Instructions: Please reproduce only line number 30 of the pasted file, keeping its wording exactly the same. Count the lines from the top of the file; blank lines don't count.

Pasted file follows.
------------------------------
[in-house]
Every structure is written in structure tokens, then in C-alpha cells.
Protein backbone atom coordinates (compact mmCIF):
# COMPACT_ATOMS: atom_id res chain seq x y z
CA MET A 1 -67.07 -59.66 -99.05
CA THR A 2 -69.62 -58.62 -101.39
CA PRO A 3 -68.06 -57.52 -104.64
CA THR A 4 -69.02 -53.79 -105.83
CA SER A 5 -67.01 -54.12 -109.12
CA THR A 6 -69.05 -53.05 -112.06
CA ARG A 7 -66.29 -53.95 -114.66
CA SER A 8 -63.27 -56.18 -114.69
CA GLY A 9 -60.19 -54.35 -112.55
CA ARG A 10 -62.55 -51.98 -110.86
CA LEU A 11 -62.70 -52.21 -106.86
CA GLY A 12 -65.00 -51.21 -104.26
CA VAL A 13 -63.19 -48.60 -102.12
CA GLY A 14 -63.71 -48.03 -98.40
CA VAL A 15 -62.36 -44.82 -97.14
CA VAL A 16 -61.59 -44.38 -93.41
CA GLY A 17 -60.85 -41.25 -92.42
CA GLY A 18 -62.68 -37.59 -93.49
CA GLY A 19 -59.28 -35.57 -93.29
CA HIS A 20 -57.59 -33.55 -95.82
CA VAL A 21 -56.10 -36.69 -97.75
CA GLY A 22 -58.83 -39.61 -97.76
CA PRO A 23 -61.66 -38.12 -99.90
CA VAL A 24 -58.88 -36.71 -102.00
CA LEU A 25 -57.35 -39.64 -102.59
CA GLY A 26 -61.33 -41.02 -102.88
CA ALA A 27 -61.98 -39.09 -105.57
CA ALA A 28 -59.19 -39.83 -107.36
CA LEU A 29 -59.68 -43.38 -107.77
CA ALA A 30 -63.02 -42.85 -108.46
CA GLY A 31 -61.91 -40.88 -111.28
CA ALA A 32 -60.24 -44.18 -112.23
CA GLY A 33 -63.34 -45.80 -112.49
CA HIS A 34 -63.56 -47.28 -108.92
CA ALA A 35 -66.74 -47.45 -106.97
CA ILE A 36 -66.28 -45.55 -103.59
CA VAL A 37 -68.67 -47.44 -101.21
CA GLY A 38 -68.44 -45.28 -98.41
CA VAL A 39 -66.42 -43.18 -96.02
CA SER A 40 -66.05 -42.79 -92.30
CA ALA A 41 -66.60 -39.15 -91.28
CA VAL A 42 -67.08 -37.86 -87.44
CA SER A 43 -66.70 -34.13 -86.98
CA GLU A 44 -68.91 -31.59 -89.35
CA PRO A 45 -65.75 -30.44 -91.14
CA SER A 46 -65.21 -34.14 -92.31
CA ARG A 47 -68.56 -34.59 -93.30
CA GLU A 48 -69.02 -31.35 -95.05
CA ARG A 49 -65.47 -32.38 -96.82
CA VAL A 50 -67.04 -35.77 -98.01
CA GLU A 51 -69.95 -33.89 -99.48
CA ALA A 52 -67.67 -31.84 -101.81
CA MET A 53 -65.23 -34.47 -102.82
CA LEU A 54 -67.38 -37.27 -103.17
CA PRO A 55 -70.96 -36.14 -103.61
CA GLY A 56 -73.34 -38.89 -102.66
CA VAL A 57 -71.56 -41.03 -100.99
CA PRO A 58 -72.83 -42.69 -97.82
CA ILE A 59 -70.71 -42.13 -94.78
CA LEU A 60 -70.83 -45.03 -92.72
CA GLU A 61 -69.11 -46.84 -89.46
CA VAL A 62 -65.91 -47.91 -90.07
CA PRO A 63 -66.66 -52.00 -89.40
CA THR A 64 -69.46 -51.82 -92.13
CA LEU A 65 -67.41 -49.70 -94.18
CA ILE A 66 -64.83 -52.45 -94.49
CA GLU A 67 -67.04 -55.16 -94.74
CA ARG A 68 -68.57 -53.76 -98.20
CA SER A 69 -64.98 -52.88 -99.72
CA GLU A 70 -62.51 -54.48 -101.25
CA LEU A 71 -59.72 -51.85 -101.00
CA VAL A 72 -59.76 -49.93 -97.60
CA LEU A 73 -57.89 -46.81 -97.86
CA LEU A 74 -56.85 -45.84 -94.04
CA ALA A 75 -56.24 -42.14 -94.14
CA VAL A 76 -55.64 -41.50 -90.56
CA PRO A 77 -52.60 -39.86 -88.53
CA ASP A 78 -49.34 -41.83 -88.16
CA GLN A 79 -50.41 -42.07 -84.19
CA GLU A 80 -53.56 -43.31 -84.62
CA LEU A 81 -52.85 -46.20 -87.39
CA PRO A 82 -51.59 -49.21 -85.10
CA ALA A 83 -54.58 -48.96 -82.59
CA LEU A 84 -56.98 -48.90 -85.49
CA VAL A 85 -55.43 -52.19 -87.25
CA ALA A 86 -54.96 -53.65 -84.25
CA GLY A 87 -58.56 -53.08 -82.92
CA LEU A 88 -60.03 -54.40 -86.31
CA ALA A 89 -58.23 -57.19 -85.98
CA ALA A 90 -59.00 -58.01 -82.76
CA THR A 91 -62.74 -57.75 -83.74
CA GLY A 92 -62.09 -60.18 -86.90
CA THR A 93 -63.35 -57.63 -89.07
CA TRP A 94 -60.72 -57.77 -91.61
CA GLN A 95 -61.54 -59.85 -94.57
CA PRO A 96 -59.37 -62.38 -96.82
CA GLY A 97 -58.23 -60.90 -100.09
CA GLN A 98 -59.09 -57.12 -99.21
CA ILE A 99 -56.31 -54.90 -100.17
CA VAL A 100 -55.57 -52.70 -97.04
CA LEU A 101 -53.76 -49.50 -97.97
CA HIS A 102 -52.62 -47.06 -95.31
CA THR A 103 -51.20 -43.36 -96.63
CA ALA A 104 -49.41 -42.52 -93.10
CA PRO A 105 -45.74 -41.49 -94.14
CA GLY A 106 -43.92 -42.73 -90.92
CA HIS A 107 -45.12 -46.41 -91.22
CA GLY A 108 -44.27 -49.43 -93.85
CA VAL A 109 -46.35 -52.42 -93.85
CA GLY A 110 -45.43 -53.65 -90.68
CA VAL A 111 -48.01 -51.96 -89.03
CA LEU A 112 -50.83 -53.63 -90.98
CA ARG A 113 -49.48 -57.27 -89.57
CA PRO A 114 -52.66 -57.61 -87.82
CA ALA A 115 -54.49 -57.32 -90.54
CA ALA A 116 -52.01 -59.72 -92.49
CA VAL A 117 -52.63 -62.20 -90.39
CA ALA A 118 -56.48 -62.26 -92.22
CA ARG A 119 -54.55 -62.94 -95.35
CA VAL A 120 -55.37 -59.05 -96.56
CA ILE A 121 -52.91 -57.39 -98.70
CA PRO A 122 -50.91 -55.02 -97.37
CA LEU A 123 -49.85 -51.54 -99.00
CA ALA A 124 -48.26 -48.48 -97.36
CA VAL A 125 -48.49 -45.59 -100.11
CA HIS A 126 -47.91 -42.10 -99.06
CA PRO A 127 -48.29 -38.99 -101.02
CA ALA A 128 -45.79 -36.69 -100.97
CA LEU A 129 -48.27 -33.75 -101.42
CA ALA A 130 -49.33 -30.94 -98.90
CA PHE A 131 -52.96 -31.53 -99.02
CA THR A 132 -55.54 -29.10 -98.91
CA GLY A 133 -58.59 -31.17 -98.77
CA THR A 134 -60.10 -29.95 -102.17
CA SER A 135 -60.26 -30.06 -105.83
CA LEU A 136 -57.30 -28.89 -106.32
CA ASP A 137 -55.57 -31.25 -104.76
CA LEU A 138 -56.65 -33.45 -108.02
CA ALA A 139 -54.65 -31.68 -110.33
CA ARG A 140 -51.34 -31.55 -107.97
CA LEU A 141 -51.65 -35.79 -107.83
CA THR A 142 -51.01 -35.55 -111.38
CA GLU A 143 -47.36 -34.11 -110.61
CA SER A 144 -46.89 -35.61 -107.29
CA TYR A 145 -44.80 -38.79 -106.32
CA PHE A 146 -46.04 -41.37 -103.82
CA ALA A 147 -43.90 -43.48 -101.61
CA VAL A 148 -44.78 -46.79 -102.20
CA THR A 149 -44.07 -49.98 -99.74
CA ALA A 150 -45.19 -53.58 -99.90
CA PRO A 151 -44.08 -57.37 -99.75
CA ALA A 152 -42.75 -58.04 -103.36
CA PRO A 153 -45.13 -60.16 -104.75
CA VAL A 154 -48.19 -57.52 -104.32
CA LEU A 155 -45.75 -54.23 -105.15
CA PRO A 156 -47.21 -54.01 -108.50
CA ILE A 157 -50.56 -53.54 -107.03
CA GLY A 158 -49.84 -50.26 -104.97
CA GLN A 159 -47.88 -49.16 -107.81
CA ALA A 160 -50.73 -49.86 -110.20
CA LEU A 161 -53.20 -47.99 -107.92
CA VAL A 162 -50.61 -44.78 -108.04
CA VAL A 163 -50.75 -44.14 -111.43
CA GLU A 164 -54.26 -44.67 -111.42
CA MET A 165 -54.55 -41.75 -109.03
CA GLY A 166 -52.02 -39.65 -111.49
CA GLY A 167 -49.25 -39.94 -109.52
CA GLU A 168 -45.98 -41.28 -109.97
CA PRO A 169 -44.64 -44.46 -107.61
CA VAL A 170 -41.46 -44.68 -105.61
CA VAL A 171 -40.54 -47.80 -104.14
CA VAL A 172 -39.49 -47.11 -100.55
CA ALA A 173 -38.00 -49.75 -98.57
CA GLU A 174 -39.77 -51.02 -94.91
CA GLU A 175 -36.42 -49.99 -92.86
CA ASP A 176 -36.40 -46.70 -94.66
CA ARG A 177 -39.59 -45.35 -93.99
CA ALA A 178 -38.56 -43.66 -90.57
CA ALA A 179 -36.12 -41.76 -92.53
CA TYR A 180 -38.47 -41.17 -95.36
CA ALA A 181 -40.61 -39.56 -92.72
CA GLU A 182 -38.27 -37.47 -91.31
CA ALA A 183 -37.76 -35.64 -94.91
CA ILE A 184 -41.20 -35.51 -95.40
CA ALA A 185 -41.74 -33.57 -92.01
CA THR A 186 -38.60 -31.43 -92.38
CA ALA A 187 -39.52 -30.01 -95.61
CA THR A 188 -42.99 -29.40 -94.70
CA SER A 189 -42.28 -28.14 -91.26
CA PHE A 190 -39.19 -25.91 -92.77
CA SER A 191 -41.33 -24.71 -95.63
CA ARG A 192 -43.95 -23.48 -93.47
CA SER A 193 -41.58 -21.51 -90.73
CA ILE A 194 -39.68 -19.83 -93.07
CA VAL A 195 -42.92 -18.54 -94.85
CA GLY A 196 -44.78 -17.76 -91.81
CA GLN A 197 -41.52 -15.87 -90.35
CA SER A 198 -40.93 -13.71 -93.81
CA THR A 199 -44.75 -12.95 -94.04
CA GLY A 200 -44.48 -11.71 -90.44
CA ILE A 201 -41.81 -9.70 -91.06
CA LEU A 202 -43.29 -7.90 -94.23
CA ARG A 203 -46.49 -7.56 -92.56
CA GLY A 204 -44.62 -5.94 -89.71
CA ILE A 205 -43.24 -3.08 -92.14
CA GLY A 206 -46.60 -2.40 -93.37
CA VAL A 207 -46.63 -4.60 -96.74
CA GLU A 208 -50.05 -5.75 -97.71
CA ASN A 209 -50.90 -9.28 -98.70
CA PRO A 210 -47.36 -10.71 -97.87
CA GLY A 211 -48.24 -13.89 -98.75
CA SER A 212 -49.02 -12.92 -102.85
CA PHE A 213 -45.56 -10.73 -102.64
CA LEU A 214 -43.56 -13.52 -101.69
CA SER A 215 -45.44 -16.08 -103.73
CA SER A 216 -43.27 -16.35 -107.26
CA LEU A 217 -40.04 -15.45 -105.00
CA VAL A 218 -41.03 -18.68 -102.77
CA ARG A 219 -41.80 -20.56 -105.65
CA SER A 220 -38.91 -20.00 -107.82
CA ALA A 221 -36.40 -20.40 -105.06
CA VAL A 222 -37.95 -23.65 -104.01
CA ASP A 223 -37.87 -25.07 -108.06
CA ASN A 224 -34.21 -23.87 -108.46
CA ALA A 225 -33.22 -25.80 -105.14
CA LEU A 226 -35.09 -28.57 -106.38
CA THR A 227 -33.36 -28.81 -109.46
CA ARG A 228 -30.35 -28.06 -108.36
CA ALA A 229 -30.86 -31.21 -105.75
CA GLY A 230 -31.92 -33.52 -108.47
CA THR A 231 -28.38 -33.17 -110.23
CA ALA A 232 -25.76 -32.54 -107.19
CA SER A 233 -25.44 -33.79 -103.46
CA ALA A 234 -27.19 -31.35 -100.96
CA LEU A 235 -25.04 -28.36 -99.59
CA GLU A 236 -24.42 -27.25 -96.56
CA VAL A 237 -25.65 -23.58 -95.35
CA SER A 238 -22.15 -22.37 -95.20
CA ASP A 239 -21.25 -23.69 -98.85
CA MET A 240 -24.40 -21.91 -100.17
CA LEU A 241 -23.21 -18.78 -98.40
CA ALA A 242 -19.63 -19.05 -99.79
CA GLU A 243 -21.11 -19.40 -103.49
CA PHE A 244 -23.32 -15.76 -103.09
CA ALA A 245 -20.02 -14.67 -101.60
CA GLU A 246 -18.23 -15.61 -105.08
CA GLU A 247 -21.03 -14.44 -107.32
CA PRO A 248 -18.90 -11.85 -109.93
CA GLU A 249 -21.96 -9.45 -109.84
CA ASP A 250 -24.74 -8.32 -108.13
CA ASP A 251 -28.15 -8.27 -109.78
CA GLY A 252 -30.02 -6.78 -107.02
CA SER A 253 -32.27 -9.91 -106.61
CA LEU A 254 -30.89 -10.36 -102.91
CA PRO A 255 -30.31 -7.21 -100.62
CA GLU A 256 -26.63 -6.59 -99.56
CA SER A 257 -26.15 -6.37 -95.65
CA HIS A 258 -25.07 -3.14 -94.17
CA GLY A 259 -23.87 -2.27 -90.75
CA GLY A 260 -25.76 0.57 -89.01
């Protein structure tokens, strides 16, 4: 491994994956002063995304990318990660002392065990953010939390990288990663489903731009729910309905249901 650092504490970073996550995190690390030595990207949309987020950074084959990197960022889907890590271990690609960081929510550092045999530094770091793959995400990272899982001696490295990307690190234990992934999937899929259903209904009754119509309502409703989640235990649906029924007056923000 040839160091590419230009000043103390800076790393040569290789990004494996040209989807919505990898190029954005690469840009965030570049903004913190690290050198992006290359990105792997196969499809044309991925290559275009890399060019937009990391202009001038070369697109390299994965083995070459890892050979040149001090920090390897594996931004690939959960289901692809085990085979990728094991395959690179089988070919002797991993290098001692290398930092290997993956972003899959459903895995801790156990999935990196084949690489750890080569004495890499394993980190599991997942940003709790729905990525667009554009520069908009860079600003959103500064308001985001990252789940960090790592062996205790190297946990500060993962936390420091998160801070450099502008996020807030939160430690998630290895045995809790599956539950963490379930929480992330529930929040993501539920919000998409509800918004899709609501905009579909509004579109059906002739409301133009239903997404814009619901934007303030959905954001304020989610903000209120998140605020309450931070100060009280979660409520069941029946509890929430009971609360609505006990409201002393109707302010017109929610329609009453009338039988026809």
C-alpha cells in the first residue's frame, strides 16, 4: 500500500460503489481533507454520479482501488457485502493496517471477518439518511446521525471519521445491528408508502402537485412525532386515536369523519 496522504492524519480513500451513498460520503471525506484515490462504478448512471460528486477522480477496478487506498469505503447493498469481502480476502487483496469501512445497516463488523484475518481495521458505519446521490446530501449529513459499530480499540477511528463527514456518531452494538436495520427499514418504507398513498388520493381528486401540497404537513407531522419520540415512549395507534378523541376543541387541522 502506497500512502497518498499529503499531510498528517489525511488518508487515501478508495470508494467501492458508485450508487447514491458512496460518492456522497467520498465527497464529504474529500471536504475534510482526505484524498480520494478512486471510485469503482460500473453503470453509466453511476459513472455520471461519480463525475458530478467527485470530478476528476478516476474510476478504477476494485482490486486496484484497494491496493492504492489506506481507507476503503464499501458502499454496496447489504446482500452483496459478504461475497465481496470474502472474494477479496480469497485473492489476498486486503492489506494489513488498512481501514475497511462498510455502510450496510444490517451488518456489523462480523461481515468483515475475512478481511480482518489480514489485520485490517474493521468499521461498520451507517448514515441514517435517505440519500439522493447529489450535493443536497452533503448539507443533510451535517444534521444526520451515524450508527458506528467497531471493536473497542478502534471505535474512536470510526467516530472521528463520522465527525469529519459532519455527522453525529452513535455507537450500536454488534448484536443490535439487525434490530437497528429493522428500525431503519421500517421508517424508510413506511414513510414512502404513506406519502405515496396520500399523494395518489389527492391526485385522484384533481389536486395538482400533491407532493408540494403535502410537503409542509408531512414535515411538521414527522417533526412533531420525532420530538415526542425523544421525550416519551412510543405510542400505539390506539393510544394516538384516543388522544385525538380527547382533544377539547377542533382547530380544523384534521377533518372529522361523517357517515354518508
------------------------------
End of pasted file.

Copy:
CA GLY A 26 -61.33 -41.02 -102.88